How Artsy Is Using Email to Bring the Art World OnlineJun 30, 2017 - by Jason Grunberg
The art world may have been reluctant to come online, but in the past few years a number of startups have been busy ushering the art business into the digital era. One of a handful of heavyweights in this arena is Artsy, which aims to make the world’s art accessible to anyone with an internet connection, and to help create a world where art is as popular a part of culture as music.
To achieve this, Artsy has built a comprehensive resource for learning about art, and, of course, for purchasing works of art. Galleries, museums, art fairs, and auctions also use Artsy to expand their reach globally, and to connect with art lovers and collectors. We spoke to Artsy’s Associate Director of Performance Marketing, Email & Engagement, Sara Perle, to learn how Artsy is using content and email to engage with and to grow its hugely varied audience.
SAILTHRU: For most people, buying art is a rare event. How do you keep art lovers engaged with Artsy between purchases?
SARA PERLE: It’s true that most people don’t buy art every day, but as the art world moves online, collectors have the opportunity to browse for-sale works year round, at their convenience. Artsy can surface interesting art world news, education, and collecting opportunities as they develop, and email is one of the primary ways we can do that proactively.
We’re also committed to producing high-quality editorial that is accessible and intelligent, and that makes our readers excited about art. Traffic to Artsy editorial coverage has grown by more than four times over the past year!
The potential audience for Artsy is vast: art buyers, galleries, artists, and fairs, for starters. How do you make sure your content is relevant across the board?
It’s a challenge, because an email promoting an auction with high-value artworks has the potential to alienate, say, an art student looking to learn about emerging artists. So, we do use some segmentation when it comes to more targeted, commercial communications.
However, we try not to assume that collecting and learning audiences are mutually exclusive. Our mission is to make art more accessible, and part of that is making it easier for someone to start collecting art.
Effective email can rarely be one-size-fits-all, but making narrow, commercially-based assumptions about our audience would mean we might miss the chance to fulfill our broader mission and increase engagement.
Where does personalization fit into your strategy?
It’s incredibly important to us that users are able to personalize their Artsy experience. When you follow an artist, we make sure to alert you when a gallery, institution, or auction house uploads a new work by him or her. And, using the Art Genome Project, we’re able to provide recommendations for artworks you may like based on the other artists and works you’ve liked, so you always have the opportunity to discover art and artists that are new to you.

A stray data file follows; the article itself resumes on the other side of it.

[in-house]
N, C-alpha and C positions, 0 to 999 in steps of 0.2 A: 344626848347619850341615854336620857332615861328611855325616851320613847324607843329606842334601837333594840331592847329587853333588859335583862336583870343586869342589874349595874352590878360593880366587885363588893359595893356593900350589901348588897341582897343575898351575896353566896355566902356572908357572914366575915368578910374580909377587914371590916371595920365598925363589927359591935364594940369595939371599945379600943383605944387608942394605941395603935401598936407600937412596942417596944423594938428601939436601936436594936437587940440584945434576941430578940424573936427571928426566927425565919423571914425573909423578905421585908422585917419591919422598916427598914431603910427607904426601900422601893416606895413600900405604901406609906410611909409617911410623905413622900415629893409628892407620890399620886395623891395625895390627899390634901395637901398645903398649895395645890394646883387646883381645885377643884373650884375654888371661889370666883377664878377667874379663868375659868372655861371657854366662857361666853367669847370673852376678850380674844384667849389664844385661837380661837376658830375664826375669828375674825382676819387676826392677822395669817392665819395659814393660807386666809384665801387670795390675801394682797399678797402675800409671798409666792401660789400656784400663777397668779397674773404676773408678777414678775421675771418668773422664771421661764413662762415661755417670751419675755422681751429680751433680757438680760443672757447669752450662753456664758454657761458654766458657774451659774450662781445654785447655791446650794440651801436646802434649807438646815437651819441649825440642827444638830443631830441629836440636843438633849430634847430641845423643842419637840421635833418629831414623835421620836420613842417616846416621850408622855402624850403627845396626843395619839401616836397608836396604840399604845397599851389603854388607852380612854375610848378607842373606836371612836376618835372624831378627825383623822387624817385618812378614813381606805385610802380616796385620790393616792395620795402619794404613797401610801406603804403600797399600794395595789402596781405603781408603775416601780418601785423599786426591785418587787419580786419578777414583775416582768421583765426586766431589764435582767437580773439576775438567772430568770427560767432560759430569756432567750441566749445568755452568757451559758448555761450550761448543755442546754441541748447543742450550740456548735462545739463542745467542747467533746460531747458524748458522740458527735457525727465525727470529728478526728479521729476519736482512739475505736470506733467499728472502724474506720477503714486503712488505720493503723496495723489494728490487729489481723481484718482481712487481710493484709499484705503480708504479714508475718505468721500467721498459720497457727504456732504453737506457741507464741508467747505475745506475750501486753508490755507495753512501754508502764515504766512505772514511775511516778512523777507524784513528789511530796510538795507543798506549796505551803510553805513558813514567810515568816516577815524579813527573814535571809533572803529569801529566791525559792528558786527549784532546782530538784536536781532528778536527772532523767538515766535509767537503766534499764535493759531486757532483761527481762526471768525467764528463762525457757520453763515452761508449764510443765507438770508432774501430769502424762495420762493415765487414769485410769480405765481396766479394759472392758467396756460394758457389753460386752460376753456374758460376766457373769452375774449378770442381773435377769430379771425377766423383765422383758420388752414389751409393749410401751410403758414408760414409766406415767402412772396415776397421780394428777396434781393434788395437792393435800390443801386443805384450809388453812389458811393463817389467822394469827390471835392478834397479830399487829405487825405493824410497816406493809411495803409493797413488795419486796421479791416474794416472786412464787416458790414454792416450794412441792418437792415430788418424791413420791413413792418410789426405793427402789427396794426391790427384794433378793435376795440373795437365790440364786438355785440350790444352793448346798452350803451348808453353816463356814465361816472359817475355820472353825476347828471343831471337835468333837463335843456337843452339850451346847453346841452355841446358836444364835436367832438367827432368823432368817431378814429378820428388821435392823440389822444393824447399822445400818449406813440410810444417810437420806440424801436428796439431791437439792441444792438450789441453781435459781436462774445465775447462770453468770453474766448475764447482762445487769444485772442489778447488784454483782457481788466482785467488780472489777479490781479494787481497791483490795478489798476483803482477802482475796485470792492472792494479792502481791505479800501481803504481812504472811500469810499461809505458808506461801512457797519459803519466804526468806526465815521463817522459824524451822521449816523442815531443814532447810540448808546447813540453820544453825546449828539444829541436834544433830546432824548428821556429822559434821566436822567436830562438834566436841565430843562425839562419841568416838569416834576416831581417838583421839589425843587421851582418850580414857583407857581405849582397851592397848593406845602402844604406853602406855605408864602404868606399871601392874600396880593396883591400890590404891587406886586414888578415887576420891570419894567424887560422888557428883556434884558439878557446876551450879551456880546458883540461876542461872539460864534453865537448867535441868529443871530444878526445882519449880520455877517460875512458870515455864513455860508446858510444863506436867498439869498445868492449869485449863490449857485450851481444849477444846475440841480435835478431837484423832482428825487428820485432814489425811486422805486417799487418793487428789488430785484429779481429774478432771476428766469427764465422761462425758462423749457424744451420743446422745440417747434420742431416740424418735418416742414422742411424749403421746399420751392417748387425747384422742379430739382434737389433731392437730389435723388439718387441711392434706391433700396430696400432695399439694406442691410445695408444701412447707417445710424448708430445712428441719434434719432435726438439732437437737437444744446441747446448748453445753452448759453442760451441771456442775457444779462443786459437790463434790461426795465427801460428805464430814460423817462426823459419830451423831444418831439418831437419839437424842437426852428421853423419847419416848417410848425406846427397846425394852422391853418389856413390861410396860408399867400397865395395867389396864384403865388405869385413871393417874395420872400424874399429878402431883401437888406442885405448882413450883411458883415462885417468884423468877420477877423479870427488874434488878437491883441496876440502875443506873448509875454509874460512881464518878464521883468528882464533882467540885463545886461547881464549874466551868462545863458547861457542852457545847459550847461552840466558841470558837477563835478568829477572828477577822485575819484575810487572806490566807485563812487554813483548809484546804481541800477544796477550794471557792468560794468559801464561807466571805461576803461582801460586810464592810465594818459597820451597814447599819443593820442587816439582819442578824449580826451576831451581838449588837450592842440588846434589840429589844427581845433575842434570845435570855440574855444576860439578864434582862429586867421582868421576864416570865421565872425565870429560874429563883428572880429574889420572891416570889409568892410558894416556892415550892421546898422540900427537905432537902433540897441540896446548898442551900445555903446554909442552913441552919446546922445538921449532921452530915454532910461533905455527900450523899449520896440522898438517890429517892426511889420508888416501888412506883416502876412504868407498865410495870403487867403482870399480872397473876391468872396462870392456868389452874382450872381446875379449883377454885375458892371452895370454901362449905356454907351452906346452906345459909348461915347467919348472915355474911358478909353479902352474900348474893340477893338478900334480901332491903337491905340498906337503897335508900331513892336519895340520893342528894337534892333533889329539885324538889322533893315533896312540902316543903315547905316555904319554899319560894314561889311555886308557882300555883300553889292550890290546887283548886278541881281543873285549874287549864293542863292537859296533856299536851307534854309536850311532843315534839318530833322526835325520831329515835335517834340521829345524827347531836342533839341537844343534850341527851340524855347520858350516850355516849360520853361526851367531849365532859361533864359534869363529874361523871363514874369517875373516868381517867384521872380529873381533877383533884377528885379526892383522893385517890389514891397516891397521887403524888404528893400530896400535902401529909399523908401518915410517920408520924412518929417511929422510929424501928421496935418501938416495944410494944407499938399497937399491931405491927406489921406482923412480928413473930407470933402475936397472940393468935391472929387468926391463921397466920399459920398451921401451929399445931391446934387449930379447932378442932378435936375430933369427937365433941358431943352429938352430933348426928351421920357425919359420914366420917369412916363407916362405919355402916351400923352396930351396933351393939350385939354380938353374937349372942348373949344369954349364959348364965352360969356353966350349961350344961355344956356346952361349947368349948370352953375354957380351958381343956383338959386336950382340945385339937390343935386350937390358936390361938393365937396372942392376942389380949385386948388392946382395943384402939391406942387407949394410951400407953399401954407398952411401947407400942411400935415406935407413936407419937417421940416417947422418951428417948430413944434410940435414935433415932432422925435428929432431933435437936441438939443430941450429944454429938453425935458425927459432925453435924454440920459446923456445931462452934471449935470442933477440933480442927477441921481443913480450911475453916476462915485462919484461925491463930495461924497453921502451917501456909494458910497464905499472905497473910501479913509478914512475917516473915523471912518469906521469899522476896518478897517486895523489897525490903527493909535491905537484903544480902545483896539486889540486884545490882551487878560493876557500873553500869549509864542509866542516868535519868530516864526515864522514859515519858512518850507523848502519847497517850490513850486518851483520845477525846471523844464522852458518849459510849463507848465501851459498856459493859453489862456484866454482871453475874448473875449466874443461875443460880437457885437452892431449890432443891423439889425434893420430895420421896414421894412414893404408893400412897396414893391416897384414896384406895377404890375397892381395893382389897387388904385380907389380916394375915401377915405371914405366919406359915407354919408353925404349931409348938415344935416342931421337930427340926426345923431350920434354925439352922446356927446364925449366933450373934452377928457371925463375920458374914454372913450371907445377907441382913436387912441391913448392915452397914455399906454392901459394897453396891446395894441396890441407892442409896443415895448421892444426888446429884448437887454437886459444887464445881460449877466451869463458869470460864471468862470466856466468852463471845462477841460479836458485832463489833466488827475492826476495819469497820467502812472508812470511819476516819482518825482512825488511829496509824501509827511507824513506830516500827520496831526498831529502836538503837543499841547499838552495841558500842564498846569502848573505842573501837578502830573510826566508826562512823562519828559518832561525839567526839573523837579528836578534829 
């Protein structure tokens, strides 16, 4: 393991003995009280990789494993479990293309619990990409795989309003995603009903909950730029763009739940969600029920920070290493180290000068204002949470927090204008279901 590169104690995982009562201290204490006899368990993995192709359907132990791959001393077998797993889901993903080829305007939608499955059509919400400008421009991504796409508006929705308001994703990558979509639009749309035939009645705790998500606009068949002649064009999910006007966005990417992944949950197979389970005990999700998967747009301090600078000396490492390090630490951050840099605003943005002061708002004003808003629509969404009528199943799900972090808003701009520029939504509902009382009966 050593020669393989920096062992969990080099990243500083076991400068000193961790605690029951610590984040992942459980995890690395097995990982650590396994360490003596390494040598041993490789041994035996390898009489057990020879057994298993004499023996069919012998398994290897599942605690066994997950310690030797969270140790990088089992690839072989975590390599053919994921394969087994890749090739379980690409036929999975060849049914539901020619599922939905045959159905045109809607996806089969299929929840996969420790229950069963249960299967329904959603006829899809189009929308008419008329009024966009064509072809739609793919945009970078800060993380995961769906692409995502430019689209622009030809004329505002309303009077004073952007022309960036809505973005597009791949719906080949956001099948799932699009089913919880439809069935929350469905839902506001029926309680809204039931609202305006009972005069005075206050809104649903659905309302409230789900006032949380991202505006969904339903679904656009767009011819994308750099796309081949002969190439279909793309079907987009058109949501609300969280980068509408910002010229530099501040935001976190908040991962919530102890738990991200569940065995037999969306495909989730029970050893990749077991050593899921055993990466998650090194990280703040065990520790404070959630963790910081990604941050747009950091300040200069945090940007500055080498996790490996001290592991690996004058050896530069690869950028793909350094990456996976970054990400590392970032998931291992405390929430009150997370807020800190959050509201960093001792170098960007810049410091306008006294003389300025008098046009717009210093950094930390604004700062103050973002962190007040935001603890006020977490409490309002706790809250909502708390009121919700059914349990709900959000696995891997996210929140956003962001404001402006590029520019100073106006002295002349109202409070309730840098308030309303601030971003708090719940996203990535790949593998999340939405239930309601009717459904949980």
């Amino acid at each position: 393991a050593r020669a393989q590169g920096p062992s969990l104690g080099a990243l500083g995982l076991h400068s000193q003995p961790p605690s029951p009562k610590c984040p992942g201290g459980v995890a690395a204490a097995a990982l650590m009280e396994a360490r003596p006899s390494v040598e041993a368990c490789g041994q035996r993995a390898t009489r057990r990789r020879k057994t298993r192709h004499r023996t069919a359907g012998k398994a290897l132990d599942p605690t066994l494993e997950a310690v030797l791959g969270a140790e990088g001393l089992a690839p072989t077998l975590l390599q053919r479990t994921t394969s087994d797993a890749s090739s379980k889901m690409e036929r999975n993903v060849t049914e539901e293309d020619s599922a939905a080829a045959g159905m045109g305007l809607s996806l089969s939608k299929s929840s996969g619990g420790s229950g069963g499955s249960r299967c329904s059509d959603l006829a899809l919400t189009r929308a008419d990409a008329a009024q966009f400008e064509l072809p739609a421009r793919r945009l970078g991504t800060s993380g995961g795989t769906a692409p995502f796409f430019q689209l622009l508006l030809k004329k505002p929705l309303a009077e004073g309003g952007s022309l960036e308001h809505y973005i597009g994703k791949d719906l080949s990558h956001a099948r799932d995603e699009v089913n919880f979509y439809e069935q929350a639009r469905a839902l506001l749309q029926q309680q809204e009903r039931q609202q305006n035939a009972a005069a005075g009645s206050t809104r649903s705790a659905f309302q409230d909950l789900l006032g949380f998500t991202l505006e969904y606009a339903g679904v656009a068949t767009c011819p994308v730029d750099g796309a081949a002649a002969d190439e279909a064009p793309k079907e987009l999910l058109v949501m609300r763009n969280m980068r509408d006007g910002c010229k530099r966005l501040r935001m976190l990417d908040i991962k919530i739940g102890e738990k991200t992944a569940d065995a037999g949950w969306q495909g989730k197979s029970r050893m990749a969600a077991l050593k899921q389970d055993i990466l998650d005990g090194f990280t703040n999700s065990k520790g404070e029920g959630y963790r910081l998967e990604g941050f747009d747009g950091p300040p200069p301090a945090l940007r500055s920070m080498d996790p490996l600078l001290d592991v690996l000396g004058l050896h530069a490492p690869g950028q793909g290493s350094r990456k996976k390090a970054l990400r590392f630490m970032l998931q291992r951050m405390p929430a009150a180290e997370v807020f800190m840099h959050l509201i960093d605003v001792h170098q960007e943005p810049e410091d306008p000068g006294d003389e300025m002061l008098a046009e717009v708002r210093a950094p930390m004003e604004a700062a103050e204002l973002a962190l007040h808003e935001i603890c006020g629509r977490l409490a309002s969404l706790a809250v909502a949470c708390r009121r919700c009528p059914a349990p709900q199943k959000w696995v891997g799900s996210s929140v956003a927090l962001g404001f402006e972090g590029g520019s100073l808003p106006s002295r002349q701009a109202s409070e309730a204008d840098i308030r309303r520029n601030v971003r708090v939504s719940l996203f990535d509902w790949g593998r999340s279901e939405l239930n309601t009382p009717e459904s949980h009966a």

Many publishers struggle with audience retention. Readers coming in from social media, for example, might visit once and never return, or return only infrequently. How does Artsy approach this challenge?
It comes down to having high-quality, compelling content that’s worthy of art, and giving users opportunities to define how they want to interact with it.
Are editorial readers looking for new artists to collect? They can follow any artist featured in a story from within that article, and then create an account to get an alert when new works are uploaded by that artist. If they’re looking to learn more about a particular artist’s history and reputation, they can quickly get to commercial and biographical information, and see recent news about them.
Which metrics do you use to gauge the success of your email strategy?
I’ll give you the standard answer–it depends!
On the email team, we use the standard email marketing KPIs as a jumping-off point–unique open, click, churn, and email conversion rates–to tell us if we are consistently engaging of our audience with a particular piece. Zooming out a little, we also look at the percentage of our existing email lists that are engaging in a particular period to evaluate our list health and engagement rates. We especially look at how many users are engaging multiple times within a given period.
From there, if it’s relevant to the content in an email, we look at more commercial interactions, such as the rates at which people bid and inquired on art. However, we keep in mind that collecting art is often a multi-step, multi-platform experience. If a user discovered a work via an email but then goes to an art fair to view it in person, and then inquires on it a few days later after navigating back to Artsy, that’s a win for our users, partners, and for us.
What’s the biggest risk you’ve taken with Artsy’s email marketing? What was the result?
Sending art-world news emails every day was a big development for us. During the previous year, we’d only sent one editorial email per week. Would users feel inundated? Would we be able to keep up the pace?
It was an incredible experience: Our editorial traffic increased over 300 percent in that first month, and more new users are engaging again with Artsy after their initial interaction via this campaign. Unsubscribe rates are down too!
From a production standpoint, our editorial team stepped up in a big way, producing amazing content and working closely with marketing to ensure that content could get the broadest reach with minimal duplication of effort.
Being on Sailthru has been absolutely instrumental, because our entire email team, covering all of Artsy’s B2B and B2C email, is just two people. We could not produce this many email types, at this high quality, without automation. It used to take three teams a few hours a week to create our weekly editorial newsletter. Now it takes two people maybe 20 or 30 minutes a week to send seven.